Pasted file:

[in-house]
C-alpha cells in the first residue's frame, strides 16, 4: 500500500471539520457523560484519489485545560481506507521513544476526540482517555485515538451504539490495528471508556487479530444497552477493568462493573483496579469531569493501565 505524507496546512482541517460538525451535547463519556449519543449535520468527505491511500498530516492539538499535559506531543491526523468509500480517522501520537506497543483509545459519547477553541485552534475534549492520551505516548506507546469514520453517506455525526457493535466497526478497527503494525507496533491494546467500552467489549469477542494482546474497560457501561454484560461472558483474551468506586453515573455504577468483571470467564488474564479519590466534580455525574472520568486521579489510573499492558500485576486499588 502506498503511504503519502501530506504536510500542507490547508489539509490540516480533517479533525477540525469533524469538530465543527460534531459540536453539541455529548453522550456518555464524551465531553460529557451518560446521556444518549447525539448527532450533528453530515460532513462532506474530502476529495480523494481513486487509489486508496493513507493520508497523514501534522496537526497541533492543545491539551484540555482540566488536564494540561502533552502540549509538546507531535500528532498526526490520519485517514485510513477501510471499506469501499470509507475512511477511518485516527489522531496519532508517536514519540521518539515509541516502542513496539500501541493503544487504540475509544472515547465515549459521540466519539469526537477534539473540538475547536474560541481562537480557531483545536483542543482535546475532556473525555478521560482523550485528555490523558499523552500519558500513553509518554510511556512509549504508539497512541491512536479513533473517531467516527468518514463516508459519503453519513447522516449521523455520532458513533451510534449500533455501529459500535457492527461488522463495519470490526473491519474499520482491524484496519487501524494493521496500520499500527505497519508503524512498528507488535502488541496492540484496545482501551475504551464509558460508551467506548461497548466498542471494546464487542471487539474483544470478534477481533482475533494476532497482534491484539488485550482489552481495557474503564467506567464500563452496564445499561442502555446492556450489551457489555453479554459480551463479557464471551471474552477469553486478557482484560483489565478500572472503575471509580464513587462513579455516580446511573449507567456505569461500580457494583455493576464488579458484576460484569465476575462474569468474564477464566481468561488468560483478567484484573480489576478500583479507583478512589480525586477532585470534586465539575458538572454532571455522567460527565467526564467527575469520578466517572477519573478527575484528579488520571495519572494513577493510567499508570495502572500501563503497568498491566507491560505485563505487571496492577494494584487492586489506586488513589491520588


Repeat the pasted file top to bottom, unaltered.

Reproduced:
[in-house]
C-alpha cells in the first residue's frame, strides 16, 4: 500500500471539520457523560484519489485545560481506507521513544476526540482517555485515538451504539490495528471508556487479530444497552477493568462493573483496579469531569493501565 505524507496546512482541517460538525451535547463519556449519543449535520468527505491511500498530516492539538499535559506531543491526523468509500480517522501520537506497543483509545459519547477553541485552534475534549492520551505516548506507546469514520453517506455525526457493535466497526478497527503494525507496533491494546467500552467489549469477542494482546474497560457501561454484560461472558483474551468506586453515573455504577468483571470467564488474564479519590466534580455525574472520568486521579489510573499492558500485576486499588 502506498503511504503519502501530506504536510500542507490547508489539509490540516480533517479533525477540525469533524469538530465543527460534531459540536453539541455529548453522550456518555464524551465531553460529557451518560446521556444518549447525539448527532450533528453530515460532513462532506474530502476529495480523494481513486487509489486508496493513507493520508497523514501534522496537526497541533492543545491539551484540555482540566488536564494540561502533552502540549509538546507531535500528532498526526490520519485517514485510513477501510471499506469501499470509507475512511477511518485516527489522531496519532508517536514519540521518539515509541516502542513496539500501541493503544487504540475509544472515547465515549459521540466519539469526537477534539473540538475547536474560541481562537480557531483545536483542543482535546475532556473525555478521560482523550485528555490523558499523552500519558500513553509518554510511556512509549504508539497512541491512536479513533473517531467516527468518514463516508459519503453519513447522516449521523455520532458513533451510534449500533455501529459500535457492527461488522463495519470490526473491519474499520482491524484496519487501524494493521496500520499500527505497519508503524512498528507488535502488541496492540484496545482501551475504551464509558460508551467506548461497548466498542471494546464487542471487539474483544470478534477481533482475533494476532497482534491484539488485550482489552481495557474503564467506567464500563452496564445499561442502555446492556450489551457489555453479554459480551463479557464471551471474552477469553486478557482484560483489565478500572472503575471509580464513587462513579455516580446511573449507567456505569461500580457494583455493576464488579458484576460484569465476575462474569468474564477464566481468561488468560483478567484484573480489576478500583479507583478512589480525586477532585470534586465539575458538572454532571455522567460527565467526564467527575469520578466517572477519573478527575484528579488520571495519572494513577493510567499508570495502572500501563503497568498491566507491560505485563505487571496492577494494584487492586489506586488513589491520588